Cryptocurrencies are digital assets which are traded electronically and grounded on a decentralized network. Their exchange does not entail a reliable middle-man and they are managed using distributed ledger technology. As cryptocurrency begins to gain global recognition and acceptance, Cryptocurrency taxation is a topic that affects an increasing number of users, traders and stakeholders. One subject that generates a lot of misunderstanding among taxpayers is the usage of VAT, or the value-added tax most countries charge on the sales of goods and services.
Concept of Value Added Tax
It is worthy of note that Georgia has become the newest nation to exempt crypto-fiat transactions from value-added tax, a verdict that upholds Bitcoin’s standing as a currency. The move has already happened in many other states, in spite of the dearth of all-inclusive regulations. According to a report, Ivane Matchavariani -Georgia’s finance minister- of late, signed a bill pointing towards regulating the taxation of bodies that trade or mine cryptocurrencies. The bill was signed recently and entered into force at the end of June.
What is Value Added Tax?
Value added tax is tax assessed at different stages of production. Unlike Sales Tax which is paid once, Value added Tax abides by an “Invoice based system” where its accumulated at several different stages. Applying Value Added Tax to Crypto would essentially dissuade people from earning it since it would yield an extra tax component. With Georgia exempting crypto from value added tax, it may have a favorable outlook on the tech long term and incorporate framework that would encourage people to use cryptocurrency on a daily basis.
Crypto Tax Reporting
Traders of digital coins, both companies and individuals, will not be obliged to pay VAT to the government. This is according to a directive intended to illustrate certain aspects of the taxation of entities trading or mining cryptocurrencies. In an attempt to define the concept of the digital currency, the document describes cryptocurrencies as digital assets that are exchanged electronically and based on a decentralized network. Furthermore, it added that their exchange does not require a reliable intermediary and they are managed using distributed ledger technology.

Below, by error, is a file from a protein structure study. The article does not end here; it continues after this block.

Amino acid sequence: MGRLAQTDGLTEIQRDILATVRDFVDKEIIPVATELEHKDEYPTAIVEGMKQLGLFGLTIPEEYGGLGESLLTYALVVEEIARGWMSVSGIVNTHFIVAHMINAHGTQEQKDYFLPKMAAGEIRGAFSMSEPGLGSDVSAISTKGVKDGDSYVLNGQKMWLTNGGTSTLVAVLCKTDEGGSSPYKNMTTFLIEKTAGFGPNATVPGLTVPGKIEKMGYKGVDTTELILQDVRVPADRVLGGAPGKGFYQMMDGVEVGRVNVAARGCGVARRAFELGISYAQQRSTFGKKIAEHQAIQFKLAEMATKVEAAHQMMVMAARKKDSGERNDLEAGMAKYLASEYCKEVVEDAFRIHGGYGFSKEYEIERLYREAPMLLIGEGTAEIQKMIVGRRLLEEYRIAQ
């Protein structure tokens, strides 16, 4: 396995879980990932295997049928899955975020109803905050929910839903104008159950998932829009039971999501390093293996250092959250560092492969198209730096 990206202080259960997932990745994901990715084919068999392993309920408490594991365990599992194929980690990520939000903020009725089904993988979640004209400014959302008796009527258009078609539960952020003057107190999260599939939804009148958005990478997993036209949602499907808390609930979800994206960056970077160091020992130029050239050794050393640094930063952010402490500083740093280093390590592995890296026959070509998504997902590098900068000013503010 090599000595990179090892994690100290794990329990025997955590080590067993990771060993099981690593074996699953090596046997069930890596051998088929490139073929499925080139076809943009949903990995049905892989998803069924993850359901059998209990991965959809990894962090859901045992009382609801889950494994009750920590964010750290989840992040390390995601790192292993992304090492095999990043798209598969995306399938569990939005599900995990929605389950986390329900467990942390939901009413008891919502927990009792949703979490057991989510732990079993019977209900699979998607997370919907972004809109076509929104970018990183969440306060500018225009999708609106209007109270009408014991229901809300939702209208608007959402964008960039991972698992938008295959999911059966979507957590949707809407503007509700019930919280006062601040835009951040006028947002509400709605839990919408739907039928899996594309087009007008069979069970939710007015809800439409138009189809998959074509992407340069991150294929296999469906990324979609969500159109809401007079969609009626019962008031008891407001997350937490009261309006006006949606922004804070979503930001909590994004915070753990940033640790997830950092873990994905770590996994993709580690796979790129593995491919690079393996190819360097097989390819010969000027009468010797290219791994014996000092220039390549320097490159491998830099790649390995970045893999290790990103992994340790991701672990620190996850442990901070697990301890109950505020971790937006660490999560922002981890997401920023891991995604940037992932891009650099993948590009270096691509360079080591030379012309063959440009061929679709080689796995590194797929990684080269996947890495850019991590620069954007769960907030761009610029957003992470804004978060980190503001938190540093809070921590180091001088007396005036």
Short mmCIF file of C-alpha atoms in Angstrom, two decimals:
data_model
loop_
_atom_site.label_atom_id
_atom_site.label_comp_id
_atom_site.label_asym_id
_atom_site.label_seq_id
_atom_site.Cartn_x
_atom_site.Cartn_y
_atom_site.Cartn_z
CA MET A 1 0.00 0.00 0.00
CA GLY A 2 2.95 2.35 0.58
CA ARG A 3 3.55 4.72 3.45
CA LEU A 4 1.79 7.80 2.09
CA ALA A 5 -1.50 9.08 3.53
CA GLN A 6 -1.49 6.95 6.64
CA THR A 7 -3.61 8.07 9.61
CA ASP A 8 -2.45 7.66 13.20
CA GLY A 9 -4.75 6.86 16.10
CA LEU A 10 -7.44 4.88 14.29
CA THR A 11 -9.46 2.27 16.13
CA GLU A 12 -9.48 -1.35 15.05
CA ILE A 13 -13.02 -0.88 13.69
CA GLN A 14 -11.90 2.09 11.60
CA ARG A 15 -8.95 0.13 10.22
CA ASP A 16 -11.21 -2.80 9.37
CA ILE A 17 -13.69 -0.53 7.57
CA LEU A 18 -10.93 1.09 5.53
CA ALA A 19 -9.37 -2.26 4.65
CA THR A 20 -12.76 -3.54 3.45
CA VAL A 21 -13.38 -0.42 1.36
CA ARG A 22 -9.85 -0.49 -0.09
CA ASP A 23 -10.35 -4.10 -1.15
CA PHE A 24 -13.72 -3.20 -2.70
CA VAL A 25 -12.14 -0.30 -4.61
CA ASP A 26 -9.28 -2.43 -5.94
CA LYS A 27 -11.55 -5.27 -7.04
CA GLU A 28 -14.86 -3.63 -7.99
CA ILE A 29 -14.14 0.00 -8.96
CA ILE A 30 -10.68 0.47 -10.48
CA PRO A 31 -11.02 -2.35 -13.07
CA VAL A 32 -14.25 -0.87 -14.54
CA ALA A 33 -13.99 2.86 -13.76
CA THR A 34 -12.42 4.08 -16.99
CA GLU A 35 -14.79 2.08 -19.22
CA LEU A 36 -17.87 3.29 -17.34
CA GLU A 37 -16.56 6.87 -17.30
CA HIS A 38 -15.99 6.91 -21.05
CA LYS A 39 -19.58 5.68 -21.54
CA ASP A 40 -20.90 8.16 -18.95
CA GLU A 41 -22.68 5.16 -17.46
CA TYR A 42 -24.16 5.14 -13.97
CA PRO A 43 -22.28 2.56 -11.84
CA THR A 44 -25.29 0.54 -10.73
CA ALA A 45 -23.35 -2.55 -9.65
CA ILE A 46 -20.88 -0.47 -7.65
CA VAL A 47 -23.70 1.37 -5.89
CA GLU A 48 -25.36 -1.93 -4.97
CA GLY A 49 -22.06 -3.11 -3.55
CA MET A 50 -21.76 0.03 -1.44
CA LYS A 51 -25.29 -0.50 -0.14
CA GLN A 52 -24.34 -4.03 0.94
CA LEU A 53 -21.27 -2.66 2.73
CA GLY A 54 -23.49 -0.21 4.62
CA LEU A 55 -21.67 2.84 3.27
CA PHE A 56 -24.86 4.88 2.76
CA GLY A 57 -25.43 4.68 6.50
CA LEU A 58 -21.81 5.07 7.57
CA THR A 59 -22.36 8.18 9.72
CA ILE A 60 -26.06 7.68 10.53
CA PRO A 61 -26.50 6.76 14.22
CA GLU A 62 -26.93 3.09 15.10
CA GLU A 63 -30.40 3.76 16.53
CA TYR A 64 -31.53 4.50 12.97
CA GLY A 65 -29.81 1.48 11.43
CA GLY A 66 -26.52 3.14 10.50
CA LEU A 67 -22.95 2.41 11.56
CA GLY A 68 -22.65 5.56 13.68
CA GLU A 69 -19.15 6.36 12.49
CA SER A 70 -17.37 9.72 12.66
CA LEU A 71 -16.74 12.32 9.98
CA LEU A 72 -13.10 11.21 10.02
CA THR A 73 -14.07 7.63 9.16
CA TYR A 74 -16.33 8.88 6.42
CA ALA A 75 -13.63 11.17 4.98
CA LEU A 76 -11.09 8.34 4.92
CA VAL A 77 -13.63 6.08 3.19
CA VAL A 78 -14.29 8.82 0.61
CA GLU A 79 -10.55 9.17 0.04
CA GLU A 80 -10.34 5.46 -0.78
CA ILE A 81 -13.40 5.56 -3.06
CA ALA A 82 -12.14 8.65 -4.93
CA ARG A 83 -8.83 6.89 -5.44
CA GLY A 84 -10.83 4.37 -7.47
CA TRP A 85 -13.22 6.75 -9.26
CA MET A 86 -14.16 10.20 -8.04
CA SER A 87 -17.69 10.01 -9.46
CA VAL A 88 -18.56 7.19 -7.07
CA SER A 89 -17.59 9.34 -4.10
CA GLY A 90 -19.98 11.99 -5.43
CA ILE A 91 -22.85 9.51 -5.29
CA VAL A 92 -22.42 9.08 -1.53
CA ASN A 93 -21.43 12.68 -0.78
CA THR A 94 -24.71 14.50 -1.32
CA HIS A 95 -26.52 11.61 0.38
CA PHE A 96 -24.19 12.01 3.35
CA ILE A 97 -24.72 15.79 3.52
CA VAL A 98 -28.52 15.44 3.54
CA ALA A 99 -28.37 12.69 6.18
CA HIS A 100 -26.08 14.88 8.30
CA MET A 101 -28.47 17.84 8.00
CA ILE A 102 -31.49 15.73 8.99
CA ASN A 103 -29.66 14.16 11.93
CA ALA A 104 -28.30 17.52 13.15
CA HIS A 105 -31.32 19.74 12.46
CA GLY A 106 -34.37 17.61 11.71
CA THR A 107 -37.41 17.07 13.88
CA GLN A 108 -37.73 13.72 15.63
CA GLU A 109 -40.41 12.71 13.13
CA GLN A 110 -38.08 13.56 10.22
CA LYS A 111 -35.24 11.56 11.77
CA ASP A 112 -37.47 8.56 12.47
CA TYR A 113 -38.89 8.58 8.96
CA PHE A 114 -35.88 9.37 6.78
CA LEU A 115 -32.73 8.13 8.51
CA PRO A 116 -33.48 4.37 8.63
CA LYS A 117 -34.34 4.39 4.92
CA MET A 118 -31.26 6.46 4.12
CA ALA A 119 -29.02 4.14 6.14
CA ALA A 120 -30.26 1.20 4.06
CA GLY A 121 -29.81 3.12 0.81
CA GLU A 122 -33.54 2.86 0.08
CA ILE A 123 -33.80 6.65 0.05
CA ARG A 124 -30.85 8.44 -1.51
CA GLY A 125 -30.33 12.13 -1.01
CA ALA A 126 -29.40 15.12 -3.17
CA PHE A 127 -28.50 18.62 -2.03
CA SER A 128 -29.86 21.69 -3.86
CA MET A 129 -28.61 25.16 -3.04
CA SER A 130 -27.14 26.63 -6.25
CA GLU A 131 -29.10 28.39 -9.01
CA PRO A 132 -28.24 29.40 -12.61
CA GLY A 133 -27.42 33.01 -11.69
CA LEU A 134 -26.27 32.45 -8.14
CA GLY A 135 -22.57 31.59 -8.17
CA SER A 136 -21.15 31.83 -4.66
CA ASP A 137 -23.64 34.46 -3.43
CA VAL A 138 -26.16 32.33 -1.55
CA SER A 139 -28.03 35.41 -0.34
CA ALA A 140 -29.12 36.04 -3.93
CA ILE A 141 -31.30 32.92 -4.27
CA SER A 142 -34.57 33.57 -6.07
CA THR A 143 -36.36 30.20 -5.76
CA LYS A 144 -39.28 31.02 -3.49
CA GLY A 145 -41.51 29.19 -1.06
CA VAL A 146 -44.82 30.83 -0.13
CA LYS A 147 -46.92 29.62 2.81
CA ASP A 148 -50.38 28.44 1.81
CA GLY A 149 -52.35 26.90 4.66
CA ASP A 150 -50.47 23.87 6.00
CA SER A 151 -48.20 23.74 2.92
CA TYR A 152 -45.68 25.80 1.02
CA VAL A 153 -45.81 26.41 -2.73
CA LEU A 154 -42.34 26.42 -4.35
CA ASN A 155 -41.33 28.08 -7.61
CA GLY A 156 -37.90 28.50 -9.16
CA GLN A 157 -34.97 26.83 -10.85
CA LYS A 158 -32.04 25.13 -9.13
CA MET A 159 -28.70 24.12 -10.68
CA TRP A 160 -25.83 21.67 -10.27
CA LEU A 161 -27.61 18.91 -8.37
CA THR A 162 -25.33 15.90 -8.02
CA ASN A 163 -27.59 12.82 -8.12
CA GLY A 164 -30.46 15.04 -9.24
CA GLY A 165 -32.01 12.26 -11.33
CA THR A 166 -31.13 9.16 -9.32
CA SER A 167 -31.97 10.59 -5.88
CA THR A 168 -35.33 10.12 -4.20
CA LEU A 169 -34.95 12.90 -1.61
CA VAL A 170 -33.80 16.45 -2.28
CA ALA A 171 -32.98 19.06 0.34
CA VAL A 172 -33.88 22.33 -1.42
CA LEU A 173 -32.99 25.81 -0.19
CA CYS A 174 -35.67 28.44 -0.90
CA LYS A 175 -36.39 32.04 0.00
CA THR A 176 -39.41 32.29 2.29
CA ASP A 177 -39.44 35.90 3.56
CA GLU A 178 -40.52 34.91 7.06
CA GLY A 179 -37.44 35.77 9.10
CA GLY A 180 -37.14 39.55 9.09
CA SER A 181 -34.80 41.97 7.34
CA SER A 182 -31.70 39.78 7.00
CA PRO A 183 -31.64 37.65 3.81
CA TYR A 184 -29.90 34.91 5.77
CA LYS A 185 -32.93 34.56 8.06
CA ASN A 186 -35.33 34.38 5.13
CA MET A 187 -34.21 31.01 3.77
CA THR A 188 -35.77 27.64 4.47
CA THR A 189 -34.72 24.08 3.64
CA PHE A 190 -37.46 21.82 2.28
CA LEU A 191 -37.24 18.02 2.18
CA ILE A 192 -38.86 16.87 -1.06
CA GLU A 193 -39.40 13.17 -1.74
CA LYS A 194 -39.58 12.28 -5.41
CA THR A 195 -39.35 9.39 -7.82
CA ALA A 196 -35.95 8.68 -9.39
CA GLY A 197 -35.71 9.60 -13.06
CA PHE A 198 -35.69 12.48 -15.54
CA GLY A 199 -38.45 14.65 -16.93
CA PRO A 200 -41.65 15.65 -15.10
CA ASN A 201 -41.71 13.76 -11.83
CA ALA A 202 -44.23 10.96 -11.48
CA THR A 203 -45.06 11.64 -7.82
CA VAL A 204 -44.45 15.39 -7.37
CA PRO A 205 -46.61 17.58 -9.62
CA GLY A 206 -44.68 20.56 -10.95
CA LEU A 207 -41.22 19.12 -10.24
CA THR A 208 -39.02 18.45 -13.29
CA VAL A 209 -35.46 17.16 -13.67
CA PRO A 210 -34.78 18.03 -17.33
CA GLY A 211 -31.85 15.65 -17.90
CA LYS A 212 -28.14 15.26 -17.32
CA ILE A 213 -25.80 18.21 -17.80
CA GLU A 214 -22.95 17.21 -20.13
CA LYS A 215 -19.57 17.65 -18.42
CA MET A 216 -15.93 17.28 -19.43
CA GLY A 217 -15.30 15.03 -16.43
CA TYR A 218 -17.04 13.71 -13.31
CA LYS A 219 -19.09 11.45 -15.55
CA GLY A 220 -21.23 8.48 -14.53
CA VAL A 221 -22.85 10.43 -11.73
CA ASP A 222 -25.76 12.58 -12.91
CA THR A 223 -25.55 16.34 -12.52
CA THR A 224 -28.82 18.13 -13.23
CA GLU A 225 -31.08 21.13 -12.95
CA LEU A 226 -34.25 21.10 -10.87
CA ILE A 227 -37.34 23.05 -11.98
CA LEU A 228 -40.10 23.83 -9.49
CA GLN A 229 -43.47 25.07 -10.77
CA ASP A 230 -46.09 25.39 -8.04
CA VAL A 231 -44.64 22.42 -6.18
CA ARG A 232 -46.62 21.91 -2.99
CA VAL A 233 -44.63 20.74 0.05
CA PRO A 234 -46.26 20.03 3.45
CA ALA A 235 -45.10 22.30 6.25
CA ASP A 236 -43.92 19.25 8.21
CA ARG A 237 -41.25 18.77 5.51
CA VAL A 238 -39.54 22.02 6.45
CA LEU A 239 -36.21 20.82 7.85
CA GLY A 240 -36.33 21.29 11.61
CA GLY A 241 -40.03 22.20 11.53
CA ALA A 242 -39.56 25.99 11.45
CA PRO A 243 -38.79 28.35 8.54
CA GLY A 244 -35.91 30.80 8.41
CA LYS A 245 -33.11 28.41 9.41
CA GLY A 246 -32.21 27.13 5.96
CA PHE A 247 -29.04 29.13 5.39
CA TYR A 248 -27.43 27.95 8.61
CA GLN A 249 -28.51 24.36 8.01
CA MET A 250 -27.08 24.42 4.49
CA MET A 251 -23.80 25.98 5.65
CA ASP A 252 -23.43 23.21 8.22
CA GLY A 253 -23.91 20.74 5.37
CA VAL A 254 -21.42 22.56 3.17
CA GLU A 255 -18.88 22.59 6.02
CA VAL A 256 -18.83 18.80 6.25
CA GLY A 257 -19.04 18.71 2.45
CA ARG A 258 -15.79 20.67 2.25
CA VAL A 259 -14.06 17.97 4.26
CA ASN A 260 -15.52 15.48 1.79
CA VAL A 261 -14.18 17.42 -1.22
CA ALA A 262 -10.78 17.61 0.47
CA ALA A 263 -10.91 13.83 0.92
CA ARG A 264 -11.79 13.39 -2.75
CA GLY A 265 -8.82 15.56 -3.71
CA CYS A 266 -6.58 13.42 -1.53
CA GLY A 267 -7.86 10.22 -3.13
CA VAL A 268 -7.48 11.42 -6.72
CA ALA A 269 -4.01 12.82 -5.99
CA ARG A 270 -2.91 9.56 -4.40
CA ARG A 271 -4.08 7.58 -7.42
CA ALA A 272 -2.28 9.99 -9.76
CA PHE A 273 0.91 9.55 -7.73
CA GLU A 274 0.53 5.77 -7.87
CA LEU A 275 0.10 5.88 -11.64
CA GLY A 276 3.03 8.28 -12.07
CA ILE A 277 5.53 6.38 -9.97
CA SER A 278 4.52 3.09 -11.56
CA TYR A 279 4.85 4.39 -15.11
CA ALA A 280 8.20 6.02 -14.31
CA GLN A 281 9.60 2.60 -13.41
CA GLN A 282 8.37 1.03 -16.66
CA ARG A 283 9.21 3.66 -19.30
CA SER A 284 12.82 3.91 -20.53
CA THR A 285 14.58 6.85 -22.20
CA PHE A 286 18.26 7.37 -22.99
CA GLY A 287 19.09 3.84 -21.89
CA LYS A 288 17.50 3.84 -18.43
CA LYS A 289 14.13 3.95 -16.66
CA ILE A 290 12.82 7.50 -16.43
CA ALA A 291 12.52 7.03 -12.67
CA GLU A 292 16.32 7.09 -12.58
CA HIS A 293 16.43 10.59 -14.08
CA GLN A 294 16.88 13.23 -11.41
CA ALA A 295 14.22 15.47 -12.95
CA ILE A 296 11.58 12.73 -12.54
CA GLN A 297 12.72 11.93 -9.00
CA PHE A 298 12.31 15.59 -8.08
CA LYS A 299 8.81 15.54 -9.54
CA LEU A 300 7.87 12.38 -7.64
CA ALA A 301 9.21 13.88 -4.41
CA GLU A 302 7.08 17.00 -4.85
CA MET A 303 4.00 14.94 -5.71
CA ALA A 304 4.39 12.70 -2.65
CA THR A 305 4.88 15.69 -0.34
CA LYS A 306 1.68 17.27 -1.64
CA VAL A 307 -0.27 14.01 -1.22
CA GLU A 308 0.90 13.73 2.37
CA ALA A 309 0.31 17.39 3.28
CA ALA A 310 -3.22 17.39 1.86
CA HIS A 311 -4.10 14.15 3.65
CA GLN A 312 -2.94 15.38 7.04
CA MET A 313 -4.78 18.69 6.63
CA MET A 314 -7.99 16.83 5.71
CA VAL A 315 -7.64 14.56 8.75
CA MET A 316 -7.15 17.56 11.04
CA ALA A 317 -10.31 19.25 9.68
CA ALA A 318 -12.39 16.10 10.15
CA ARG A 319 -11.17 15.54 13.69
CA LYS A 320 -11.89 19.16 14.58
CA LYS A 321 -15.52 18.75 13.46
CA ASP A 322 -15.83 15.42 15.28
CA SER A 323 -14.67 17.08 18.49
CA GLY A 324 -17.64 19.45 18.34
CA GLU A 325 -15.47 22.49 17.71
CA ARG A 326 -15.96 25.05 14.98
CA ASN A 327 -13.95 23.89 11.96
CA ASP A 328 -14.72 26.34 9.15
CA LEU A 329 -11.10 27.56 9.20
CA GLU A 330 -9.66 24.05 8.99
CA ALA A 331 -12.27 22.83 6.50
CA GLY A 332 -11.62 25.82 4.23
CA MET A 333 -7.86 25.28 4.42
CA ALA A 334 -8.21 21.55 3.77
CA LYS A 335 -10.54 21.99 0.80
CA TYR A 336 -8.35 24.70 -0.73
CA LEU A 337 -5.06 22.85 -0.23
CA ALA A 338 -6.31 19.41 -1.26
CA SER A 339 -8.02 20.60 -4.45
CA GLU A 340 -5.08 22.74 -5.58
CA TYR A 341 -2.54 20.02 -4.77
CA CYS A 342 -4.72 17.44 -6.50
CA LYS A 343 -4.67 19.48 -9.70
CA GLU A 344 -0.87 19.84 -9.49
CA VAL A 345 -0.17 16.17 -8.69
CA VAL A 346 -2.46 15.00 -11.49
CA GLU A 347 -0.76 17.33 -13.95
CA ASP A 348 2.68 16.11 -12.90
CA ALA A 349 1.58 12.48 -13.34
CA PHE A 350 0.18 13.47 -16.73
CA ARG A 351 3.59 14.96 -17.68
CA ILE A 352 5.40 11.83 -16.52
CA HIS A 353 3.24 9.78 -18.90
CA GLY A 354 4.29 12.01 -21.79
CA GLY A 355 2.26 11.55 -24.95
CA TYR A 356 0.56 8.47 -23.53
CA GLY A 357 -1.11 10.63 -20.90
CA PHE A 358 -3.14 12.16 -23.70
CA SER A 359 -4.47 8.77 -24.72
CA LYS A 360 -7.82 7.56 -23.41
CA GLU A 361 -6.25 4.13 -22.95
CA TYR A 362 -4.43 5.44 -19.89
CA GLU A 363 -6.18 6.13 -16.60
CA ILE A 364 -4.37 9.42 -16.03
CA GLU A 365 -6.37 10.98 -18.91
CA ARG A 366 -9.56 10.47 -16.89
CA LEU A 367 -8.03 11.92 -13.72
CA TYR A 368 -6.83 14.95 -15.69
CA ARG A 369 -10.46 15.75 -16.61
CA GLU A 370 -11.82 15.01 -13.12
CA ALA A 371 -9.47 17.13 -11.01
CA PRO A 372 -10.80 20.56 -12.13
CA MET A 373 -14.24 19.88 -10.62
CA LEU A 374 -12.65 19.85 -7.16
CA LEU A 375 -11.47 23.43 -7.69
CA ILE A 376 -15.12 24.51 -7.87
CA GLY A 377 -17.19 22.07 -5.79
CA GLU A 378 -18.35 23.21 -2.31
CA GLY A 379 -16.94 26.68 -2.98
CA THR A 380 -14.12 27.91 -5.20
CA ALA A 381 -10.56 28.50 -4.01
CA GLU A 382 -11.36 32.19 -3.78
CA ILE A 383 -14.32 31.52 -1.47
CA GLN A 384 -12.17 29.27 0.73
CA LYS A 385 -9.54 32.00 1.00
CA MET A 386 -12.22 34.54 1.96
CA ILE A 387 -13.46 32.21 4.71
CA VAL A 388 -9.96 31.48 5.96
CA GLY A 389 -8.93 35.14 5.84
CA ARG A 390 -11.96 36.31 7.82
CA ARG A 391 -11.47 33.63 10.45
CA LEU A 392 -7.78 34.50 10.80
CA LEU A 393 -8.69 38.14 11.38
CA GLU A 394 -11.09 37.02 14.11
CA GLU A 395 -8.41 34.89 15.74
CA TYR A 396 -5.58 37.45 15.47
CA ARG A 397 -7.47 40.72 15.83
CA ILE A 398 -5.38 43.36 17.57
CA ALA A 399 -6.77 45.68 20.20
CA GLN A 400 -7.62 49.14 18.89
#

According to reports made by Forbes Georgia, Inhabitants of Georgia trading coins to local or foreign fiat currency will not be necessitated to pay the value-added tax. Additionally, private citizens who carry out such transactions will also be spared from income tax. Bitcoin, however, will not become legal tender in the country, as the Georgian Lari will remain the legal tender in Georgia and using cryptocurrencies for payments will not be allowed. But that’s in force for just about any foreign currency as well.
Georgia, which provides plentiful and low-priced electrical energy produced by its many hydropower plants, and has morphed into a regional mining hotspot over the past few years will now be a safe haven as many regions require mining companies to pay VAT unless they are registered abroad. Therefore, now, many businesses from the crypto sphere are likely to move their official HQs to offshore zones while keeping their operations in the Georgian region.
Stefano Capaccioli-a lawyer specializing in gold and cryptocurrencies revealed in a public report that this decision by Georgia is of significant importance, as it simplifies all doubts and eliminates the confusion often associated with the applicability of consumption taxes to bitcoin, considering cryptocurrencies as a simple means of payment and, in a VAT viewpoint, similar to a foreign currency. He added that the Judgment is a real-world evidence that bitcoin does not need a specific regulation, rather, the clarification of prevailing rules because it does not fall in any legal void.